This lesson is the third in a series that accompanies the documentary film, Hiding and Seeking: Faith and Tolerance After the Holocaust. In this lesson, students view the final segment of the film and reflect upon some of its more complex aspects, including how some risked their own lives to rescue others during the Holocaust. In addition, students further explore the personal values of the film's characters and observe the ways parents often try to pass down their own values from generation to generation.
It is preferable for your students to have at least a basic understanding of the Holocaust--especially a sense of the long history of antisemitism in Poland before and in the immediate aftermath of the Holocaust--before watching the film. Between the years 1939-1945 the Germans, under the leadership of Adolf Hitler, invaded much of Eastern and Western Europe and killed millions of people, including civilian populations of men, women, and children.
One of the groups singled out by the Nazis for the most brutal attack were Europe's Jews. Almost 6 million died in ghettos, concentration camps, death camps, or as forced laborers. They died of disease and starvation, but most were systematically murdered in killing operations between the years 1941-1945. One of the hardest hit countries was Poland, a country where Jews had been living for a thousand years and that had the largest Jewish population in Europe aside from the former Soviet Union.This history is well covered in the Facing History and Ourselves resource book, Holocaust and Human Behavior and The Jews of Poland.
"Outsiders in Eastern Europe," an excerpt from the introduction to The Jews of Poland, provides a helpful background to the history of the Jewish people living in Poland. Students should use this resource to explore the following questions:
- How did the Jews of Poland interact with their non-Jewish neighbors at different periods of time?
- What are the historical circumstances that impacted these interactions?
You also may choose to create a web quest for your students in which they will explore the Jewish Virtual Library, which gives a history of Jewish life in Poland. Students should explore the website to find answers to the questions listed above. If you do not have access to a computer lab you can print out materials from the website for students to read and gather information.
Lesson three provides several activities that can be used to evaluate student understanding of the main themes and concepts presented in the film. Teaching strategy 1 in lesson 3 invites students to write a speech they would give to honor the Mucha family. The speech should demonstrate what they learned from watching the film about the risks that individuals and families took to save the lives of others. Students should also demonstrate what they learned about the complexity of forgiveness and the legacy of the Holocaust.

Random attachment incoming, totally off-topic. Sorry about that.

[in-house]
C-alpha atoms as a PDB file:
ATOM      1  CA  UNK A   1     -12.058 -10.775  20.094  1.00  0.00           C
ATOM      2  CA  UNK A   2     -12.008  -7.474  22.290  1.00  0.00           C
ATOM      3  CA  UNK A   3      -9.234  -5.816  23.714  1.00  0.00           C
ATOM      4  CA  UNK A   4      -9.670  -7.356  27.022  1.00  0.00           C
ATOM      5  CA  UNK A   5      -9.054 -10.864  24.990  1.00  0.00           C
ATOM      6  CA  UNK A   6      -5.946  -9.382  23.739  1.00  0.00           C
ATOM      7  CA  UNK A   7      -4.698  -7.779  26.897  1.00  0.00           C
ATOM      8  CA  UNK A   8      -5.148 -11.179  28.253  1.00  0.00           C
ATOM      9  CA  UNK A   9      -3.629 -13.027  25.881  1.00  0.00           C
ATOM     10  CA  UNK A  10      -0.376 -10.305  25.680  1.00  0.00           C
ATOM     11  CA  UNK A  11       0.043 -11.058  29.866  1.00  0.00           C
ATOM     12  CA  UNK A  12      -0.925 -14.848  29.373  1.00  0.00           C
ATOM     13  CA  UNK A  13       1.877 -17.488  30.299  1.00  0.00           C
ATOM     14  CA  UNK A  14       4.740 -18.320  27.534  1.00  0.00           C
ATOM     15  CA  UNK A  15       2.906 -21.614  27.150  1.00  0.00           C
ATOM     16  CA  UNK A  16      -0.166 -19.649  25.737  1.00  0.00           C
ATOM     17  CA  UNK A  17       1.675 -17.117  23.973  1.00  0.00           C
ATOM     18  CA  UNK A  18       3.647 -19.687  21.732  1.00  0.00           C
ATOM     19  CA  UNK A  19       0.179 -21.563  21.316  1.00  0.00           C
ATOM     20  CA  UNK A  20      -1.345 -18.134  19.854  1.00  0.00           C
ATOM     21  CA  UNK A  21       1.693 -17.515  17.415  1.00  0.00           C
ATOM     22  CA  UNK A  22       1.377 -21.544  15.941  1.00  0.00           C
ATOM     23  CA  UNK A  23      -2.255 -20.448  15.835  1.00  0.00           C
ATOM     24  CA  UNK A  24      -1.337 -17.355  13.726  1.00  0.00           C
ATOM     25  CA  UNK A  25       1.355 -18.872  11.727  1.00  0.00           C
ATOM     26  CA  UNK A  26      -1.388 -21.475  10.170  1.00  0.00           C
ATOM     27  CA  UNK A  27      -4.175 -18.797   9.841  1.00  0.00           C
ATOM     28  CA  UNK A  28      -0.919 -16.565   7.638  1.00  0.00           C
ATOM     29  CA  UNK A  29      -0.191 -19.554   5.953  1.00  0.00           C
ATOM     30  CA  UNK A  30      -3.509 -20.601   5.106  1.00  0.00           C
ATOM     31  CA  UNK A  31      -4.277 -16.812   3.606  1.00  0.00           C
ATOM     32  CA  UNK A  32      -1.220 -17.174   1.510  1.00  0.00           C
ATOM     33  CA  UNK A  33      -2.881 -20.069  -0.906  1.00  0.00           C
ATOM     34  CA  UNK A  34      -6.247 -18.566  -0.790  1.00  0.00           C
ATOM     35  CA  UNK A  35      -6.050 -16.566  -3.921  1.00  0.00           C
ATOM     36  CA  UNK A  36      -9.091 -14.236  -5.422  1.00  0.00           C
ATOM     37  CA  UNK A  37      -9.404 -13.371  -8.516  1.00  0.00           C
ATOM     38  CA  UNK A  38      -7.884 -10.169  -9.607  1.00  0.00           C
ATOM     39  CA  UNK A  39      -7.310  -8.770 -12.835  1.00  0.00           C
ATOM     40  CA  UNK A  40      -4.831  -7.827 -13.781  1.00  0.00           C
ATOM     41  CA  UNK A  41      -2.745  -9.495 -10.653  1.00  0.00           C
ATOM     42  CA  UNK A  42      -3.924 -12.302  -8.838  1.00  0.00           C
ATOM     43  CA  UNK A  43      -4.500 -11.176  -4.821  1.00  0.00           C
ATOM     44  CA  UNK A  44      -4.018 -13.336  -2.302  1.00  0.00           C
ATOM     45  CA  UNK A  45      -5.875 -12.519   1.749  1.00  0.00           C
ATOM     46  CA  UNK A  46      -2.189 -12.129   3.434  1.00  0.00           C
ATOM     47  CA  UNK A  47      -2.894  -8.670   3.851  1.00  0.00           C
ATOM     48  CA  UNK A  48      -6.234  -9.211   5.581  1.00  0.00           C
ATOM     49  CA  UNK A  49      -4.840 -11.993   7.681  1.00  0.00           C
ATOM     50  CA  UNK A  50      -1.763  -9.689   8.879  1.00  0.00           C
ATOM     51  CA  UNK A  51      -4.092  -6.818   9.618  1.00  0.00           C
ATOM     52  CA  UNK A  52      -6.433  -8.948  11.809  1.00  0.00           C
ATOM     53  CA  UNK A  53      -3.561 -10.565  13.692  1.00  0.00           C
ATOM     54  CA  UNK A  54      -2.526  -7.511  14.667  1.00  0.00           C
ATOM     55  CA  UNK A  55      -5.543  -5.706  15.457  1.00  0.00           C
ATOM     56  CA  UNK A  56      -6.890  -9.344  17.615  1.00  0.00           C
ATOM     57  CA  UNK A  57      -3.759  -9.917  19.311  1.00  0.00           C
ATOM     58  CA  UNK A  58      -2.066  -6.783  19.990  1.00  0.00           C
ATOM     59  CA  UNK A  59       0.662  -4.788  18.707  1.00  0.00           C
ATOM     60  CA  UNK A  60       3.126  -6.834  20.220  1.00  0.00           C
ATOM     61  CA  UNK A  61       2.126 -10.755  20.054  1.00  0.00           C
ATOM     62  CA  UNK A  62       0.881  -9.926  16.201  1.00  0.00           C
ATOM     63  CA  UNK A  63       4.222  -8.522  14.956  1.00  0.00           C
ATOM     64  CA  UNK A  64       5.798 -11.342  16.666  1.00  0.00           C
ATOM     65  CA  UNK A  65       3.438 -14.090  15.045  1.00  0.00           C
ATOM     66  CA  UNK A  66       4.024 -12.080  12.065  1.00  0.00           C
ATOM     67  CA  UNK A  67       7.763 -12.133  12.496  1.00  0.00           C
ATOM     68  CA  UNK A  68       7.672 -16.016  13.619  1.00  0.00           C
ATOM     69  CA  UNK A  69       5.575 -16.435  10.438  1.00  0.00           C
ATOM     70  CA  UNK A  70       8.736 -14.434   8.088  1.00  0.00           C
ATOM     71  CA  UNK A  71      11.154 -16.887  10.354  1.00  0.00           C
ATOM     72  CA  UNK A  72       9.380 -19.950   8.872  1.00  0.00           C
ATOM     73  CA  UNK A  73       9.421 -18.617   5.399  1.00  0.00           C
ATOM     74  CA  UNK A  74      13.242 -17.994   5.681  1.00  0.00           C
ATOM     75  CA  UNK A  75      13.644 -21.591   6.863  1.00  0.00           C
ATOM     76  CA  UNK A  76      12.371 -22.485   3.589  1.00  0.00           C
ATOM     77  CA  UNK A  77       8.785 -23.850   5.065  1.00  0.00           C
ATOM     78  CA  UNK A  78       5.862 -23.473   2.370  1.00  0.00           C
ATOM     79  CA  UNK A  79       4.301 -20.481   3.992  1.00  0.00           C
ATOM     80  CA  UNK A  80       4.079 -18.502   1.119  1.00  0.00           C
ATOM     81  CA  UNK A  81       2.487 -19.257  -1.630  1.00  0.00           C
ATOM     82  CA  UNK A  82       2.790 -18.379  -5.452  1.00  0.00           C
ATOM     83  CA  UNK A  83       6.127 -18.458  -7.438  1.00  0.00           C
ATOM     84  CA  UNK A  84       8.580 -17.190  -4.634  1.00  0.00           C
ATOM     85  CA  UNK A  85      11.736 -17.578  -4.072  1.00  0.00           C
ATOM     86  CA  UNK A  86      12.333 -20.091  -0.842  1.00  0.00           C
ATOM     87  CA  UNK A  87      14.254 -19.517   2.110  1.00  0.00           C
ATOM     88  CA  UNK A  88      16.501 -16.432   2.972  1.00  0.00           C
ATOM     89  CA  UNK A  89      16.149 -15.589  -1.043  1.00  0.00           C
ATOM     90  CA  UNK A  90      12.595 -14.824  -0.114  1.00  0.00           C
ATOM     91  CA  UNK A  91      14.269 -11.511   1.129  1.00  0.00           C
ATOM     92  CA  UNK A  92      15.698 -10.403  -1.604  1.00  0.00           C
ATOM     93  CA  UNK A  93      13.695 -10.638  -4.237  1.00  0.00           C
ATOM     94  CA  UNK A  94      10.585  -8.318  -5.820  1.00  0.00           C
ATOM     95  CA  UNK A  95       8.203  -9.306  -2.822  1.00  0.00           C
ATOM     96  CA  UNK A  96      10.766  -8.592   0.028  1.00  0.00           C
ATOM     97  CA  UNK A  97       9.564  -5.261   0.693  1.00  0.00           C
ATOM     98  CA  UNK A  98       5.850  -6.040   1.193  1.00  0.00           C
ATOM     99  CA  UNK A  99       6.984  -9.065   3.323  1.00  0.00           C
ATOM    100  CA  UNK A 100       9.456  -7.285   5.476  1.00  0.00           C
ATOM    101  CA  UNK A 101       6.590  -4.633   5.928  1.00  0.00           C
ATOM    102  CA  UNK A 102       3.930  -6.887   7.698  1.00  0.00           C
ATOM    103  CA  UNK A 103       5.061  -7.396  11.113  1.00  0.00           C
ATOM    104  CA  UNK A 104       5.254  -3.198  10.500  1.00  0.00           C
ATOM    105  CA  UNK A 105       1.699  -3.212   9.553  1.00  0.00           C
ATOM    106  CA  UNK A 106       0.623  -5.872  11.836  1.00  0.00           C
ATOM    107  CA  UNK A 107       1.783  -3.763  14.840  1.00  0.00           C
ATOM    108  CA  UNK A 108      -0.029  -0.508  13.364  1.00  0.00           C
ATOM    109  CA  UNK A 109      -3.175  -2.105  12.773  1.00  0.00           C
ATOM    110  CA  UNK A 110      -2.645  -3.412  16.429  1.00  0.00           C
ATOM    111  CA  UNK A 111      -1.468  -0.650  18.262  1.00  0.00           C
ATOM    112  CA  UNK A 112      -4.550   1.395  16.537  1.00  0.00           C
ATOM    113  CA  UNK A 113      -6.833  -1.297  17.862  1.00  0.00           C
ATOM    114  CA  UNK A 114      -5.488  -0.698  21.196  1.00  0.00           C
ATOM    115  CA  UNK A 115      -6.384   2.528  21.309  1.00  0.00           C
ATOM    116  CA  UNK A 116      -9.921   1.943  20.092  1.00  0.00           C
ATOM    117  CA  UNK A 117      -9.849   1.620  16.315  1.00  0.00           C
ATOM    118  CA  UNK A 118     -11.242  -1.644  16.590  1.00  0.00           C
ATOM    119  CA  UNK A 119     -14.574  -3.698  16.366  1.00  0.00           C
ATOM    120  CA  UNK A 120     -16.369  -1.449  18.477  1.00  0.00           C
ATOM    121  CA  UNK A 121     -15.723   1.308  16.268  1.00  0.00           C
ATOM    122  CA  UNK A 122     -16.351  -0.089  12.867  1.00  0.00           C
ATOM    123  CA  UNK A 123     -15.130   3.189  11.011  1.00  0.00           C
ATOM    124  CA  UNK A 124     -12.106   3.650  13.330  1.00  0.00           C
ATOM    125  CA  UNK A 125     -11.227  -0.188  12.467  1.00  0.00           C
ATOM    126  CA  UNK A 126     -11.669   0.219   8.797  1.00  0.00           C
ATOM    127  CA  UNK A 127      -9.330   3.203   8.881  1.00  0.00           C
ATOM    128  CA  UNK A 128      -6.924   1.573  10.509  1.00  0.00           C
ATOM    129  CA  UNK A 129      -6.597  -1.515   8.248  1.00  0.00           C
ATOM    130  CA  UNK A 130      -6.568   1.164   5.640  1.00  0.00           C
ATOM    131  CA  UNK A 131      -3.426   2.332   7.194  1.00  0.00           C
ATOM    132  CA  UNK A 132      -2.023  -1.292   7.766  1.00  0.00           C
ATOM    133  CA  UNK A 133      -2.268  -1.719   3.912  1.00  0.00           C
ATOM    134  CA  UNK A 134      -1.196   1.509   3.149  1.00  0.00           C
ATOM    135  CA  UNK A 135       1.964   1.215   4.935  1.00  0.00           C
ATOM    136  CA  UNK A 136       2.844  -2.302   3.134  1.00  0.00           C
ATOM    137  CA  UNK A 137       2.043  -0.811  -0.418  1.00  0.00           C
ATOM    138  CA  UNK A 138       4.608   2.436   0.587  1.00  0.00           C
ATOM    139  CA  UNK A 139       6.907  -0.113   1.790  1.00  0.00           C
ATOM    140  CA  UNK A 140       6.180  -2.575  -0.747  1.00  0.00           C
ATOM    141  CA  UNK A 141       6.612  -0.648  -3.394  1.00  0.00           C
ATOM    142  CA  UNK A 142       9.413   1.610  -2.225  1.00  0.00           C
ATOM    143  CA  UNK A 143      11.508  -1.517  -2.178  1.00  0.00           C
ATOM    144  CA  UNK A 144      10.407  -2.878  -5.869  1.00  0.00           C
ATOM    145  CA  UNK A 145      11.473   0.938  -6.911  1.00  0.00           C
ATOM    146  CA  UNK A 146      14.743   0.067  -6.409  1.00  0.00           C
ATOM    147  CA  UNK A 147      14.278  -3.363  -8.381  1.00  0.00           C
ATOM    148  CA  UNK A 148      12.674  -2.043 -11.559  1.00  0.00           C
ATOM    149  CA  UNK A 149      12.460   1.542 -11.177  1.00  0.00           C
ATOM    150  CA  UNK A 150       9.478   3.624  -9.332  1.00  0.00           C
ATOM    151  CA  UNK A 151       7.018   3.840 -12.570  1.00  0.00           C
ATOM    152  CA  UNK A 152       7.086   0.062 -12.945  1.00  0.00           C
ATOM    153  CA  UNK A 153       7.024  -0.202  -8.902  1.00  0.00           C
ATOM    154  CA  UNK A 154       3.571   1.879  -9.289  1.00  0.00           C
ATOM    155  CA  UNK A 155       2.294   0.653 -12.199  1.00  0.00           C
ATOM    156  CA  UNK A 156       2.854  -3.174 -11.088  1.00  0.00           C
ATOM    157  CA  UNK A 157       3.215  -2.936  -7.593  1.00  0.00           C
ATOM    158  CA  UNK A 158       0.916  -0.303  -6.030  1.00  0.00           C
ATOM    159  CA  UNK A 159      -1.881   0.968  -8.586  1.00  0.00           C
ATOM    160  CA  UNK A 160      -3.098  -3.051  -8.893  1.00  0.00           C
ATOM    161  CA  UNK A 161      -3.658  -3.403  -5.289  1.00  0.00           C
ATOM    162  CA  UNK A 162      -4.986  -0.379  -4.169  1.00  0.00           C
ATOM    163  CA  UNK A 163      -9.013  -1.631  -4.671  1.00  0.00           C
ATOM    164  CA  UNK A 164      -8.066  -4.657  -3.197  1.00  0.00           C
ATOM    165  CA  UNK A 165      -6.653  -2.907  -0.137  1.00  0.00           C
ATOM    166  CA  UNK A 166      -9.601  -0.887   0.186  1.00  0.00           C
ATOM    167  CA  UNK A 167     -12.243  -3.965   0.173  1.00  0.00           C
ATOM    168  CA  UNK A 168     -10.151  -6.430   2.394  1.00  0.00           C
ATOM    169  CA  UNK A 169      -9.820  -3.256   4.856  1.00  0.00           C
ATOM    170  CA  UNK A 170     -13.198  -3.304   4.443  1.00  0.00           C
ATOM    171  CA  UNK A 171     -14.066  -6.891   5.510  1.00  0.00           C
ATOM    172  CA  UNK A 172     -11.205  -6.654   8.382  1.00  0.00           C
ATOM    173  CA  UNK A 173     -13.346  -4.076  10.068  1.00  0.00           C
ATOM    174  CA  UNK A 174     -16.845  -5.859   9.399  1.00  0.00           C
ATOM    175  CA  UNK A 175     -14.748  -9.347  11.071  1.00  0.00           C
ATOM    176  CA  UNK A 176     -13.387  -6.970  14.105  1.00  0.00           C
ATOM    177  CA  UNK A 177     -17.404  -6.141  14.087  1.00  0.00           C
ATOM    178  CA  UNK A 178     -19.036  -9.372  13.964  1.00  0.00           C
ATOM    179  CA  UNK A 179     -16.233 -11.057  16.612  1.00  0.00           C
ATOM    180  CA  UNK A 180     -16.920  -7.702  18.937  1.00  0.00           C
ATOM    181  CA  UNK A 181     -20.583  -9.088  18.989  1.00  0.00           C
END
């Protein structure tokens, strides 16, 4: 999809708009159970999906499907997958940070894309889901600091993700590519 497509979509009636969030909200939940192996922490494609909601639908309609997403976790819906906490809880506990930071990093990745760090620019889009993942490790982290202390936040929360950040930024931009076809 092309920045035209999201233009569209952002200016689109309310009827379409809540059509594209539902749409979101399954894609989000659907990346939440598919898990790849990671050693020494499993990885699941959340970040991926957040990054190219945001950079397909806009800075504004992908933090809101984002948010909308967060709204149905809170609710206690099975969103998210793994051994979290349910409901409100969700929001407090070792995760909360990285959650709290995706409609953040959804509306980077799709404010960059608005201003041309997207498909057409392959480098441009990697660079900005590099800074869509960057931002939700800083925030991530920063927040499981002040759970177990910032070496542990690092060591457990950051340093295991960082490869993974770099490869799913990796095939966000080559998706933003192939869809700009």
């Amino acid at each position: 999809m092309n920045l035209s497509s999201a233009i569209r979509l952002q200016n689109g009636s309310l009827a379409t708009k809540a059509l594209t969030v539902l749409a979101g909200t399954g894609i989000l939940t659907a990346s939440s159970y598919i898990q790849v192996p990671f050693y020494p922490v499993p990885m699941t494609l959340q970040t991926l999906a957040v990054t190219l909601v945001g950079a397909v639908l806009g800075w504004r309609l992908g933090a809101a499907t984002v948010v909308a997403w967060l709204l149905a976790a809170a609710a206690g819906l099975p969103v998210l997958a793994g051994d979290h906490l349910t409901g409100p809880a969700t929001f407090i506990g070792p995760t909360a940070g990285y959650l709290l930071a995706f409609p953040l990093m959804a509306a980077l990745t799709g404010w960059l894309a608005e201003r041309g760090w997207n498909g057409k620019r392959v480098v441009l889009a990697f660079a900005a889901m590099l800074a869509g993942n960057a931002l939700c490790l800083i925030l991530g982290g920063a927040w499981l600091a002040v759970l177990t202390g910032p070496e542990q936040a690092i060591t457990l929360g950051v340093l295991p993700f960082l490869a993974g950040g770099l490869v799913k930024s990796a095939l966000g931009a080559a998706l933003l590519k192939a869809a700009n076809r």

Teaching strategy 2 in lesson 3 is a good activity for helping students identify the main idea and themes of the film. In this strategy, students are asked to think about why the filmmakers chose the name Hiding and Seeking for the film. You can ask students to write a paragraph explaining the title of the documentary.
- Standard 1: Understands that group and cultural influences contribute to human development, identity and behavior.
- Standard 2: Understands various meanings of social group, general implications of group membership and different ways that groups function.
- Standard 4: Understands conflict, cooperation and interdependence among individuals, groups and institutions.
- Standard 41: Understands the causes and global consequences of World War II. Benchmark 2: Understands the Holocaust and its impact on Jewish culture and European society (e.g., the chronology of the Nazi "war on the Jews," and the geography and scale of Jewish deaths resulting from this policy; personal reasons for resistance to or compliance with Nazi policies and orders; the brutality of Nazi genocide in the Holocaust as revealed in personal stories of the victims.)
- Standard 1: Conflict, cooperation and interdependence among individuals, groups and institutions.
- Standard 2: Understands the historical perspective.
- Standard 1: Uses the general skills and strategies of the writing process.
- Standard 8: Uses listening and speaking strategies for different purposes.
- Standard 9: Uses viewing skills and strategies to understand and interpret visual media.
Behavioral Studies Level IV (Grades 9-12) World History Level IV (Grades 9-12)
Era 8, A Half-Century of Crisis and Achievement, 1900-1945 Historical Understanding Level IV (Grades 9-12) Language Arts Level IV (Grades 9-12)